When life serves up a generous helping of the unexpected, it’s not uncommon to have a stress response. A habit of looking for something to do or fix, or someone to blame, or to possibly grow numb or collapse in the face of challenge. These stress responses do not necessarily lead to positive lasting solutions – for individuals, family units, communities or corporations. It can help to understand how our nervous systems are wired to respond to stressors and how we can harness our neural circuitry to navigate change with a measure of grace and good humor.
Stress Response is Hard Wired into Our Nervous System
We are living in perhaps the most overwhelming distracted place and time in the history of humanity. On a daily basis we face numerous stressors – work demands, family responsibilities, health challenges, and global anxieties. Our bodies are wired for stress response. There is strong evolutionary value to this. Back in the days when our survival depended on fleeing or fighting the saber tooth tiger, our stress response served us well and allowed us to live to see another day. Our stressors have changed a lot since then, but our biology has not. Thus we can experience a similar all-hands-on-deck biological mobilization for action in reaction to the difficult e-mail we receive from the boss. And the mind doesn’t actually know the difference between the real and the imagined, so even anticipating or thinking about the possibility of getting a difficult e-mail can elicit a stress response. And in our modern times when most of our stressors don’t require a physical response, we don’t have the same physiological discharge that comes from running to escape a predator. Hence, our body often bears the burden of these stressors – with disrupted sleep or digestion, high blood pressure, distractibility, chronic tension and pain – sending out warning signals that we are out of balance.
We Spend Too Much Time in a Stress Response State
The word “stress” is commonly used in our everyday conversation to describe things in the external world that impact us. More accurately, a “stressor is anything in the outside world that knocks you out of homeostatic balance, and the stress response is what your body does to re-establish homeostasis” (Sapolsky, 2004). Most of us spend a lot more time living in a state of stress (“fight or flight”) rather than in balance (“rest and digest”). Chronically living in this activated state hinders physical and emotional health, as well as cognitive function, creativity and productivity.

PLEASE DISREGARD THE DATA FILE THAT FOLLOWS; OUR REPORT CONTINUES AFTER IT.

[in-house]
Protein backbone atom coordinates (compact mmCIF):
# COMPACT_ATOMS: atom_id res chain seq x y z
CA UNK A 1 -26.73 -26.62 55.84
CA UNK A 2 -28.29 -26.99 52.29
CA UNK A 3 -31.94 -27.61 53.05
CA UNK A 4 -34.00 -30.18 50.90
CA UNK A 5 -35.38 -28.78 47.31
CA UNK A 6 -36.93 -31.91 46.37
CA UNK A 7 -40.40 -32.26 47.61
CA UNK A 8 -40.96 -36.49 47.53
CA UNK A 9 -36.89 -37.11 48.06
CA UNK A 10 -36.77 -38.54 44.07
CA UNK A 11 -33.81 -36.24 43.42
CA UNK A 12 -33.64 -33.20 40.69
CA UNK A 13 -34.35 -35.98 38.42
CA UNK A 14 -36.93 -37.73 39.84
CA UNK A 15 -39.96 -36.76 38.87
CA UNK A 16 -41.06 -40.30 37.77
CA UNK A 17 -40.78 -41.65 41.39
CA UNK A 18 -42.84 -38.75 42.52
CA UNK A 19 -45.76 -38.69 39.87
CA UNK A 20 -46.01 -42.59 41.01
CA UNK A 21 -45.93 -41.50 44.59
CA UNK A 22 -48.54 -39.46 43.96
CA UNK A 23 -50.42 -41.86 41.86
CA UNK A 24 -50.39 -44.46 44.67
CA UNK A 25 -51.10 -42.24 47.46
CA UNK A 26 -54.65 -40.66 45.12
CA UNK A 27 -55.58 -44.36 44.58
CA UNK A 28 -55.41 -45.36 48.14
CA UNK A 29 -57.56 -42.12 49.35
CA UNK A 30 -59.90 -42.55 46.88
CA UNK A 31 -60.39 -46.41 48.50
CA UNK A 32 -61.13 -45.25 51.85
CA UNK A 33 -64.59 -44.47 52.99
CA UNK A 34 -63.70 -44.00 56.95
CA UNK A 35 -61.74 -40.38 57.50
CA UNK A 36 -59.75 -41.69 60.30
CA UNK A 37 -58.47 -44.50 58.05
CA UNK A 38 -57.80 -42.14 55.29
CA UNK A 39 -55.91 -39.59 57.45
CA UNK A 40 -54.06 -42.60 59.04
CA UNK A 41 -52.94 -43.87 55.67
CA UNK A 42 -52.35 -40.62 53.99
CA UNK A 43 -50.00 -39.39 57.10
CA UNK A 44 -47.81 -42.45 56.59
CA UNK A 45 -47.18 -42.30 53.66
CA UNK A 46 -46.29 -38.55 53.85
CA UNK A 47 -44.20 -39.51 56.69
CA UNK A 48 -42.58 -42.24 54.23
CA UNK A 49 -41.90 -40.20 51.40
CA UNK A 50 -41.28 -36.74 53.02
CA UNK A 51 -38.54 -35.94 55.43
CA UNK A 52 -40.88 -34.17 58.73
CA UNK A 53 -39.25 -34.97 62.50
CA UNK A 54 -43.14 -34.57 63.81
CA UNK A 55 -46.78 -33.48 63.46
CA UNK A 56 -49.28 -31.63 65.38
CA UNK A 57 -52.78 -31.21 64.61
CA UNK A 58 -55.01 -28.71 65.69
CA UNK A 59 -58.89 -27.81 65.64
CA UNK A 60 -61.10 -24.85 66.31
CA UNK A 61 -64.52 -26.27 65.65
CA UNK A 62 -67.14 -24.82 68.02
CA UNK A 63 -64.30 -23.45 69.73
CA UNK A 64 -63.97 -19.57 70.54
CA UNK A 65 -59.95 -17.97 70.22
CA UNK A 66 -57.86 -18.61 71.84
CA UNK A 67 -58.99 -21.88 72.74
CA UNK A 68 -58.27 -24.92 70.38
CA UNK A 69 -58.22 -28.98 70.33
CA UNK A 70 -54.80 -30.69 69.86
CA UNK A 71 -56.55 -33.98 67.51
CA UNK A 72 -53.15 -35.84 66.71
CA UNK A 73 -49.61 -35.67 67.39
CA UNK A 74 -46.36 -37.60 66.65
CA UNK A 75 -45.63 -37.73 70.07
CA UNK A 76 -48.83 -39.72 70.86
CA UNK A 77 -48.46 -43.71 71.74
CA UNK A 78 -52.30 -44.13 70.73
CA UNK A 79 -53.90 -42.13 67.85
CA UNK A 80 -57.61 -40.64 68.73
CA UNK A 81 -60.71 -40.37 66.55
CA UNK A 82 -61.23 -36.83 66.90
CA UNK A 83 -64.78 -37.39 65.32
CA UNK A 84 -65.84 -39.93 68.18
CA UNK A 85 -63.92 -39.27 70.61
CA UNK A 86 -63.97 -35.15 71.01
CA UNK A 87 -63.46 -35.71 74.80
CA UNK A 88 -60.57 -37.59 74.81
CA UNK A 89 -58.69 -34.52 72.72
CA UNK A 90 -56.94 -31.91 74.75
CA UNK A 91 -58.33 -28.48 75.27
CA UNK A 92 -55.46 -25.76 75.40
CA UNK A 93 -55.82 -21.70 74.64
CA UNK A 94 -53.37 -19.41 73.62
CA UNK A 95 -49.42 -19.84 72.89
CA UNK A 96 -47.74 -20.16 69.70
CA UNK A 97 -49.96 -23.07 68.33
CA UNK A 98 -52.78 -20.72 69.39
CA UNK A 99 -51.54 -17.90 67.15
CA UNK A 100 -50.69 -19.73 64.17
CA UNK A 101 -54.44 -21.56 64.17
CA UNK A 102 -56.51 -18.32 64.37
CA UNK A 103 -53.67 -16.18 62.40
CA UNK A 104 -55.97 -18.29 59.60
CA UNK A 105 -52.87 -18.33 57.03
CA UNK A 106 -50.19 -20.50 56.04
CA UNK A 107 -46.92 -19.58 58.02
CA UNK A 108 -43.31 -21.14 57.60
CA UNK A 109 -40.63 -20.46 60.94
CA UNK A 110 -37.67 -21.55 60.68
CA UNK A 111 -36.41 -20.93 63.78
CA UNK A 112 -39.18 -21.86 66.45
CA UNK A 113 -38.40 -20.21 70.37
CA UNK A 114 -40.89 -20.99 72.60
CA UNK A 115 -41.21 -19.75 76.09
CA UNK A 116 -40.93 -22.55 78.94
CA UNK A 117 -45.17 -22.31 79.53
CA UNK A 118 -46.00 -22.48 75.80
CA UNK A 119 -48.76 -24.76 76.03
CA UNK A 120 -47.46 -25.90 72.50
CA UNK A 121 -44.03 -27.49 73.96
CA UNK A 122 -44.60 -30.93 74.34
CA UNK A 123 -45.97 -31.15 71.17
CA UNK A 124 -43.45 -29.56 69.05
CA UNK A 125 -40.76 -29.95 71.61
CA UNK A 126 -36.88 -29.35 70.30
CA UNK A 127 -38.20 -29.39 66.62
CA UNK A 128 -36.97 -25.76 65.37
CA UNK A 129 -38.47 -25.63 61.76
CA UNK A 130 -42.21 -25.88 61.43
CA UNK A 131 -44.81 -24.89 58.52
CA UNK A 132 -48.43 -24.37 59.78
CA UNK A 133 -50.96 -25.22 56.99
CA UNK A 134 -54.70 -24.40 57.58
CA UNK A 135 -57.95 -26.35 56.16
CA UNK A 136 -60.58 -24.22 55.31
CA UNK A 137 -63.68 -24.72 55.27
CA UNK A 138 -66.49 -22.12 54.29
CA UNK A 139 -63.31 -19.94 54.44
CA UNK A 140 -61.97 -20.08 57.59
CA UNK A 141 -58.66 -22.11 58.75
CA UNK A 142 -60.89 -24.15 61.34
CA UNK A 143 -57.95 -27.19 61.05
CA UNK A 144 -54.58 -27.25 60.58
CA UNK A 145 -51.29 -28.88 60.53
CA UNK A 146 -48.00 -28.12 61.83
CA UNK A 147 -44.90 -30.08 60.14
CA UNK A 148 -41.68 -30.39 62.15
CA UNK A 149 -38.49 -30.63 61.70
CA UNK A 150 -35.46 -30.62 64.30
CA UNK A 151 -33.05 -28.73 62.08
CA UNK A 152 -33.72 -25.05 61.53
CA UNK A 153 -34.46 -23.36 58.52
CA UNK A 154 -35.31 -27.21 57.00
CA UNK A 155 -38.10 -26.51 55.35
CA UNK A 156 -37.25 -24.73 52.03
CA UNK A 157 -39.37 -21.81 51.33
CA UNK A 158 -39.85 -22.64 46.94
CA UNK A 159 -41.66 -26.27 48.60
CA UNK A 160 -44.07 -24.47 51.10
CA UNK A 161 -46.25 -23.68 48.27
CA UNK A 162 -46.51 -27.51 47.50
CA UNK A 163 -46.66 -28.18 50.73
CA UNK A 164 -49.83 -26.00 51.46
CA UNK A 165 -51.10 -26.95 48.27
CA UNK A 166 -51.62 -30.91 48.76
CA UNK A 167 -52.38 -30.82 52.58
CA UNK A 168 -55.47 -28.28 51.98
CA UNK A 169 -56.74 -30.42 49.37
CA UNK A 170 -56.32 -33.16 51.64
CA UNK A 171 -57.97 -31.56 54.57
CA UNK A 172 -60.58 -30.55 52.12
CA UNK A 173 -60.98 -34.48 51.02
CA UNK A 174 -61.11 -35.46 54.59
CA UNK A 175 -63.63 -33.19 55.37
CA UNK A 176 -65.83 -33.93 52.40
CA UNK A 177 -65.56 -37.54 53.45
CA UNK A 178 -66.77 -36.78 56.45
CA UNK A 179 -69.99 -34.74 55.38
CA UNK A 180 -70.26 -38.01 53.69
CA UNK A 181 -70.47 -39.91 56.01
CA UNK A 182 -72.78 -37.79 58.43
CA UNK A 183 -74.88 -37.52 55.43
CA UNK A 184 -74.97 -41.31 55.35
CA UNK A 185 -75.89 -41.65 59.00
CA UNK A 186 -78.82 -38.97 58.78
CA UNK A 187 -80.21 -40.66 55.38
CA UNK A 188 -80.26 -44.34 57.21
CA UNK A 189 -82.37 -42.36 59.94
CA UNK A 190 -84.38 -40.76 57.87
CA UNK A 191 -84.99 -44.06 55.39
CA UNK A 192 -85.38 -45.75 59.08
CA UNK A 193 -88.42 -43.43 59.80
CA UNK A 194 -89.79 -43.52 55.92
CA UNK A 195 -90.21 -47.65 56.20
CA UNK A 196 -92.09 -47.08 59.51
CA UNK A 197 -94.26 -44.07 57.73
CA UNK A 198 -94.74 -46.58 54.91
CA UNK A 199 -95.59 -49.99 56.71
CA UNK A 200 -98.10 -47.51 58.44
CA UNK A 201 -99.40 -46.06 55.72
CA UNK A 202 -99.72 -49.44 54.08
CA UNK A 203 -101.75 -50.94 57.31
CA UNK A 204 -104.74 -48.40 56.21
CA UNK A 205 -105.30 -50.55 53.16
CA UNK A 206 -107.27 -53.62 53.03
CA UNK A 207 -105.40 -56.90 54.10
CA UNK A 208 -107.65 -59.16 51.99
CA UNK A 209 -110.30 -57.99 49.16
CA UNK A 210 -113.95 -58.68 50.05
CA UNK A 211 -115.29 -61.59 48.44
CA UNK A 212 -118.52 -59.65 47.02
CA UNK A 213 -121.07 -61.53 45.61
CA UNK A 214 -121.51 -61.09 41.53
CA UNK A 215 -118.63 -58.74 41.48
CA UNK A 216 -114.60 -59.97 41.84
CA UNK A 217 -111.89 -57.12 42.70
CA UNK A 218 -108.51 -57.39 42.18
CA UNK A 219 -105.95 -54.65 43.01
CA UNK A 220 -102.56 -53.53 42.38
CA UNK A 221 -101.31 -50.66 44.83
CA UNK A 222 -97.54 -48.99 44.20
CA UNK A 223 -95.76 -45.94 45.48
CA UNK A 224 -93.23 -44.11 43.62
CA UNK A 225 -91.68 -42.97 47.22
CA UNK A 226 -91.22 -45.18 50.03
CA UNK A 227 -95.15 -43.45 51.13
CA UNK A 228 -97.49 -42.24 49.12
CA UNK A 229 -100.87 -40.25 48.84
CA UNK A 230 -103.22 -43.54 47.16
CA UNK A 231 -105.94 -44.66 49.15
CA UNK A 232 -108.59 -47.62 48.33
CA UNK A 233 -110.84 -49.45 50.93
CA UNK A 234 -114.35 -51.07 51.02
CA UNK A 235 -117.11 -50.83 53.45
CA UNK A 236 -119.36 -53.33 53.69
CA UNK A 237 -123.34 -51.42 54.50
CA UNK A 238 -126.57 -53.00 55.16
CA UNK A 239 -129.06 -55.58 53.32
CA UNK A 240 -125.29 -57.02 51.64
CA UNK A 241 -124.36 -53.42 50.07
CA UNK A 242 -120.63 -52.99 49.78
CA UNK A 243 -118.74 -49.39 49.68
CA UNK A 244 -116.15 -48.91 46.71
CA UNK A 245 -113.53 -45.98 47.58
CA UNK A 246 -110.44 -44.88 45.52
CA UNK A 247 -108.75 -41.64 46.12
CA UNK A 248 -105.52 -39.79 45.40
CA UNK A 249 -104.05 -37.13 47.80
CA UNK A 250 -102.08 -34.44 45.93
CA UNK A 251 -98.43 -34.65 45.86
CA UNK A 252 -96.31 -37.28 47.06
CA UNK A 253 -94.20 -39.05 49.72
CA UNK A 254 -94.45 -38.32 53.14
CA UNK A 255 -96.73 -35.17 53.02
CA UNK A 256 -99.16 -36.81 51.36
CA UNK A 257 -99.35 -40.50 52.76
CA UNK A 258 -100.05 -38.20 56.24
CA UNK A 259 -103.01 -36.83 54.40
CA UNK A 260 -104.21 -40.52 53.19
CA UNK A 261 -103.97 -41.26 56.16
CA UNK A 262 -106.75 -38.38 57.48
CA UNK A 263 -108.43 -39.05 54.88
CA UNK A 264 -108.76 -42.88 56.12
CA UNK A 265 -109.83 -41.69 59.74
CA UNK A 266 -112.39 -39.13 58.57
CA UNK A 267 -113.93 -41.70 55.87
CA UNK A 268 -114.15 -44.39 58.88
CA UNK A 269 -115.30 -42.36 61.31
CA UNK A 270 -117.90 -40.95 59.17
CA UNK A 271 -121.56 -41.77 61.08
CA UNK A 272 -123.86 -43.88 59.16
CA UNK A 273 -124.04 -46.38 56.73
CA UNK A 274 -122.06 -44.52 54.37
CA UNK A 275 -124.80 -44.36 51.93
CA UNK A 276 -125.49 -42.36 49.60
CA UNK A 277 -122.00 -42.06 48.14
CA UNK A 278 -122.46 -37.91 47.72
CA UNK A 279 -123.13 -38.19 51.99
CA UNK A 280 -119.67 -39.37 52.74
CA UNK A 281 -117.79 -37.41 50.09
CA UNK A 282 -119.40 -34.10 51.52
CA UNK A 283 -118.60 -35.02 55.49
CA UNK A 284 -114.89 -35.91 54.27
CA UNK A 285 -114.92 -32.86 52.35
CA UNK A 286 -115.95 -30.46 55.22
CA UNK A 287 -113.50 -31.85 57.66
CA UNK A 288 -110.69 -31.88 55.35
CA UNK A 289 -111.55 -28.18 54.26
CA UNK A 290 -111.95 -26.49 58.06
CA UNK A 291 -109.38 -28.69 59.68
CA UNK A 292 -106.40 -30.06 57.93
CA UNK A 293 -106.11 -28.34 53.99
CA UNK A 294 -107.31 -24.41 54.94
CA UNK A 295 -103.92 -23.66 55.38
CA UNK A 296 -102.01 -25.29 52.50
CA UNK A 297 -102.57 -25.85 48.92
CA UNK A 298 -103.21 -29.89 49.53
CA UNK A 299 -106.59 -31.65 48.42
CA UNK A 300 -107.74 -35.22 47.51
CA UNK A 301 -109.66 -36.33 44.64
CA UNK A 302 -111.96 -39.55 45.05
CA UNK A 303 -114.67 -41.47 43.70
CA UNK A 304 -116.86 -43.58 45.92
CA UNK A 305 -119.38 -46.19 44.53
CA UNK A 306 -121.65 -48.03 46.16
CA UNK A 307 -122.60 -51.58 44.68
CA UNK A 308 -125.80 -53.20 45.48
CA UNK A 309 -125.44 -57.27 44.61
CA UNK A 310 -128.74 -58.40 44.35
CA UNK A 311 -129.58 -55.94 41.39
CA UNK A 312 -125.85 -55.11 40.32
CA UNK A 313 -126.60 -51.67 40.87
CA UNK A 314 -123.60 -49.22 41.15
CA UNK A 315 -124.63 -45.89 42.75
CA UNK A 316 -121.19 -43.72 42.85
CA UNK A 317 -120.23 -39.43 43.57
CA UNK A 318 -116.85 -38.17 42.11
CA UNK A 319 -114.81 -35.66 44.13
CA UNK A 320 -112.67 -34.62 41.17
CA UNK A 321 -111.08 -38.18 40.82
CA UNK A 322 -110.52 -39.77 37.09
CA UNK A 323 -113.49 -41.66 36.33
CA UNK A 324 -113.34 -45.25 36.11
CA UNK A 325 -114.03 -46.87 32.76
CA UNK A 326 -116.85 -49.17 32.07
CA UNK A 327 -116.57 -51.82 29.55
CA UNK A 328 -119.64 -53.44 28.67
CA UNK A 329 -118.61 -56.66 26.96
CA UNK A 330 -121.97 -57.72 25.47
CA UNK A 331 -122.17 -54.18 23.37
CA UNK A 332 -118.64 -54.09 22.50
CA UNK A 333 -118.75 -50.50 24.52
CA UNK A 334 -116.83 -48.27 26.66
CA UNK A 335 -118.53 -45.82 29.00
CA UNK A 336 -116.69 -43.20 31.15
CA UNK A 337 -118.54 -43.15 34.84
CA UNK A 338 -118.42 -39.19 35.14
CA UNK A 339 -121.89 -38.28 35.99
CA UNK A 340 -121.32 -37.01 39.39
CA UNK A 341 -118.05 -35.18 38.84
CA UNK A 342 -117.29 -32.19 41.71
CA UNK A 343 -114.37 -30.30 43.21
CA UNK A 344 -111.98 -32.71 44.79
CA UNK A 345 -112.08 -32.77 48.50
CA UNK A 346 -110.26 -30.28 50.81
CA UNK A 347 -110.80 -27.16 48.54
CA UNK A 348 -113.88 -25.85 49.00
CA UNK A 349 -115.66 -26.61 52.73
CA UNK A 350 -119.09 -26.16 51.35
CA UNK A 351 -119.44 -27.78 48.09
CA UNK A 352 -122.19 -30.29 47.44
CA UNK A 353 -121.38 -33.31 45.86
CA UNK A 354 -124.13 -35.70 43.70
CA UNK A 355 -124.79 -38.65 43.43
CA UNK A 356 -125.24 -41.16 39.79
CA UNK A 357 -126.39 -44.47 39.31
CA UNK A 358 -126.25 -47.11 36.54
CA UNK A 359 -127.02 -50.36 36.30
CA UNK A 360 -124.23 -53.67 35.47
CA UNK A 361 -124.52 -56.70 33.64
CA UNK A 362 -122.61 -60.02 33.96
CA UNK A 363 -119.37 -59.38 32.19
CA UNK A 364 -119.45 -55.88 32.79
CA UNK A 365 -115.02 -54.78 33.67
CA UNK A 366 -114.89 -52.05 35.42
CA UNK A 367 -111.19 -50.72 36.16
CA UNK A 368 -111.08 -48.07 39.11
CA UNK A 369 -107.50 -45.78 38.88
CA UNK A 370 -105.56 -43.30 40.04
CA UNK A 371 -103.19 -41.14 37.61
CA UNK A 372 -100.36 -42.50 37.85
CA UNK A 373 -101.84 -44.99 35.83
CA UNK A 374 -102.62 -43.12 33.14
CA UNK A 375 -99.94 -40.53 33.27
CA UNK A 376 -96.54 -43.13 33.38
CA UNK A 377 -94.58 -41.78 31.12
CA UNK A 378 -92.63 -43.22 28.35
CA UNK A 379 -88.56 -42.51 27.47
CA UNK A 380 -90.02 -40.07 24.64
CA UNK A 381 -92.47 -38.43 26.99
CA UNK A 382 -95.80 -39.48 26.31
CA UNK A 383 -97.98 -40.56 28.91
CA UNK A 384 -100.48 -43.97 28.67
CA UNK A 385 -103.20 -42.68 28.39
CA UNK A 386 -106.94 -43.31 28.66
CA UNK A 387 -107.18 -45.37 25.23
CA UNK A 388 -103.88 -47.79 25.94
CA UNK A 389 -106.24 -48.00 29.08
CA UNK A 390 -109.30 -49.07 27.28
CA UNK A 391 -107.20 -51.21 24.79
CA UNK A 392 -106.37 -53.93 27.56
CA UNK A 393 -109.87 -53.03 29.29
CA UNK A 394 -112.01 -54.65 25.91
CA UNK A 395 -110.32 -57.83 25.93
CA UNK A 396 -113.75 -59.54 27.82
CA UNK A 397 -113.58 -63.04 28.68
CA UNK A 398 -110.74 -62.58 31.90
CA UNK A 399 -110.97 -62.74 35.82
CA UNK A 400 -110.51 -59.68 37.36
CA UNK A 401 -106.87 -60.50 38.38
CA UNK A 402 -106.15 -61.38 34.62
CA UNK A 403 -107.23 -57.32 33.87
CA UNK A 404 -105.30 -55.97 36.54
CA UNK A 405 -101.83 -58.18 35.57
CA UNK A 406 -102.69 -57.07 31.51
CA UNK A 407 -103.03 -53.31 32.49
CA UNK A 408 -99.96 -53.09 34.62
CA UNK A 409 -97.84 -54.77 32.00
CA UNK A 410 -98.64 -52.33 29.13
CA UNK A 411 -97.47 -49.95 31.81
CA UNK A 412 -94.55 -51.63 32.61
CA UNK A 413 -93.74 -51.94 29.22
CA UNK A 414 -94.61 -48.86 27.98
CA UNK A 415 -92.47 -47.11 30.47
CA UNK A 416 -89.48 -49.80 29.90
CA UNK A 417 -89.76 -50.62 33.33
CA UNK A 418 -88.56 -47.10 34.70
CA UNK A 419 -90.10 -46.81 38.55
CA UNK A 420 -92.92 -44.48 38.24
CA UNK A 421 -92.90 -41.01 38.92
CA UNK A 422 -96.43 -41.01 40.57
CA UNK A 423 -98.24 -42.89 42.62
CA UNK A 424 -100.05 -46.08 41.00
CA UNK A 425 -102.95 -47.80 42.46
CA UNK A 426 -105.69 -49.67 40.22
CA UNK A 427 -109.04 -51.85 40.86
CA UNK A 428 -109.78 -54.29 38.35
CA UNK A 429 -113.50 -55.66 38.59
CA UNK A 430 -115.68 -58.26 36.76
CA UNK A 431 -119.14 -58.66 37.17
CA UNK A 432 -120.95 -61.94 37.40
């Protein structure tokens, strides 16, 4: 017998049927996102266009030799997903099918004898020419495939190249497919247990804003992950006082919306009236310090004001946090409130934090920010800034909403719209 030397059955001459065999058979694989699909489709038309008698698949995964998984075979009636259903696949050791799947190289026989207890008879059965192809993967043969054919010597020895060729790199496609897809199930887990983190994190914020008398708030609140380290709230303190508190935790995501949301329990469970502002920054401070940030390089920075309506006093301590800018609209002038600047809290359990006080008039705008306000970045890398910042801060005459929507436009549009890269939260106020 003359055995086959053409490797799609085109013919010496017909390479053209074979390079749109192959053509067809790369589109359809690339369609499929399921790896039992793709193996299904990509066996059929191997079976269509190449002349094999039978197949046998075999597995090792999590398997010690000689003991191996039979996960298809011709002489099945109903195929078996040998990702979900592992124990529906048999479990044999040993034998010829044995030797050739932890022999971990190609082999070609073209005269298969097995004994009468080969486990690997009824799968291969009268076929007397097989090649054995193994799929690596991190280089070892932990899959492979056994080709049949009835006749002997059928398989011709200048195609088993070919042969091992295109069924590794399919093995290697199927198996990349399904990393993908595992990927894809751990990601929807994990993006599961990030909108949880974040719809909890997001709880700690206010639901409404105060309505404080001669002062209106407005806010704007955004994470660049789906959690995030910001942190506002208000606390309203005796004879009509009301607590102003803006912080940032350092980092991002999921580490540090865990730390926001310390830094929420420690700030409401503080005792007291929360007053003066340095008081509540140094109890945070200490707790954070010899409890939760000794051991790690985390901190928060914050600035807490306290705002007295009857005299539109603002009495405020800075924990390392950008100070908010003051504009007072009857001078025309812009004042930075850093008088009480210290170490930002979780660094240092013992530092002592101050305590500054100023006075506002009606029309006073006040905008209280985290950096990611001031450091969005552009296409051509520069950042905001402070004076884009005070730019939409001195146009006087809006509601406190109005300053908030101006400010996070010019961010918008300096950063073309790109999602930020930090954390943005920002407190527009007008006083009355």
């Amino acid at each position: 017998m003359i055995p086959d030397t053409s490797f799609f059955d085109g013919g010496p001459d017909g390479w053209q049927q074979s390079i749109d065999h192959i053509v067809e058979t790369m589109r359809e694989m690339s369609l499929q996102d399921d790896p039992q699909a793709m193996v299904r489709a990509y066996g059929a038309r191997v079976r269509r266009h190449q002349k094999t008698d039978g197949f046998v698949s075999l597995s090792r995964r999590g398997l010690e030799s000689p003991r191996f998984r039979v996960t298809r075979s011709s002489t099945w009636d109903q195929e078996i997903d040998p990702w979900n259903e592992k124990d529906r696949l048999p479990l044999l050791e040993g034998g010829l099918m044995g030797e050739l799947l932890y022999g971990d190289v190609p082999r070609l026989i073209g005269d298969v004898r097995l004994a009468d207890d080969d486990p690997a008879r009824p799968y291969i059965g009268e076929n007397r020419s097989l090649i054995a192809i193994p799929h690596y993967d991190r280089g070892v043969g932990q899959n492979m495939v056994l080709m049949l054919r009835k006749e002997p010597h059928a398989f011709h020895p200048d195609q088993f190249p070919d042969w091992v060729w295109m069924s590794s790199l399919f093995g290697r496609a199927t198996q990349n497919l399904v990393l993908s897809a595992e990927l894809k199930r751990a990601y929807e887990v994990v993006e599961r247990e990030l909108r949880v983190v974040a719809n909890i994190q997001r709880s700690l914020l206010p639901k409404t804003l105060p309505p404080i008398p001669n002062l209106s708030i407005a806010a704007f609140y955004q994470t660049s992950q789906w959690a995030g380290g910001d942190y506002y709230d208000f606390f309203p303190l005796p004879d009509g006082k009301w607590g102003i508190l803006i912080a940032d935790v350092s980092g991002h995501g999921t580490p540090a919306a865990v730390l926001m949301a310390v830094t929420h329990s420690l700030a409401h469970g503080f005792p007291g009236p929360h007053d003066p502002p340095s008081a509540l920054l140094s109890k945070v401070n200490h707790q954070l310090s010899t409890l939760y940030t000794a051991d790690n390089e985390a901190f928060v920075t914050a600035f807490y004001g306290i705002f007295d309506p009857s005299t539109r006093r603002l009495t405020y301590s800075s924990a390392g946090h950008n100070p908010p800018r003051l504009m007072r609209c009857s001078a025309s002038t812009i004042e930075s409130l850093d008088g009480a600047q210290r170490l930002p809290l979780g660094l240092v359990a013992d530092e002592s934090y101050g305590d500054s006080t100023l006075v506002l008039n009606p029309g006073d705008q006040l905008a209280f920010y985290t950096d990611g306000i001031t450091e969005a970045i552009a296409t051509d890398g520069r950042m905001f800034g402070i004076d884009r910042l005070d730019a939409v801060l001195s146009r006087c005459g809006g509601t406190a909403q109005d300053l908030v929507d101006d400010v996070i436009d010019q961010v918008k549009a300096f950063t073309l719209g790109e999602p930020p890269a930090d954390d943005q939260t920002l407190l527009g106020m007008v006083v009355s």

Turning Off the Stress Response
So what can we do about this? Most of us probably know the feeling of walking around with a “mind full” of worries. We end up living life in our minds rather than seeing what is actually in front of us. The reality is, we are not ever going to be able to eliminate all potential stressors from our life “out there.” But we can begin to transform our relationship with stressors within our own mind and heart.
One of the tools that supports the capacity to return to homeostasis, to balance, is mindfulness. Mindfulness is paying attention on purpose to the present moment without judgment. Ron Siegel described mindfulness as being similar to the act of taking a photograph – we focus the lens (paying attention on purpose) and direct it at something interesting (the present moment) – all the while holding the camera gently (without judgment).
Mindfulness focuses your attention and energy where you can be most empowered, in the present moment, and within your own mind. While much of the time you can’t change the external world, you can change how you interact with stressors and how much they impact you. You can begin to be with one moment at a time. You can learn to not hang your happiness on things going your way. And that can change everything. Thus it is possible to be “mindful” – to be present with what is – whether sunny or rainy, with a blister on your foot, or after a fight with your teenager as you are angrily out walking the dog. Individuals and organizations don’t have to wait for the perfect conditions to be present, connected or productive. Rather you can begin to shift how you see and meet the conditions of any situation.
Mindfulness allows us to see clearly what is unfolding right now. And when we tune into what is really happening, we increase the possibility of skillfully responding to what needs to happen right now. Join us next month as we build on this knowledge of the nervous system with an exploration of how to capitalize on neural plasticity to cultivate the good.
Jean Leonard, Ph.D, RYT is a licensed psychologist and registered yoga teacher with 19 years clinical experience. Dr. Leonard is the Coordinator of Health and Wellness Services in the Pursuits Coaching and Wellness Network. She is inspired by the resiliency of the human spirit and is honored to accompany clients on their healing journeys through individual therapy, yoga, and mindfulness coaching and classes. Areas of expertise include Mindfulness-based Stress Reduction (MBSR), brainspotting, work-life balance, burnout recovery, transitions, grief and loss, women’s issues, trauma, health challenges, yoga for cancer survivors.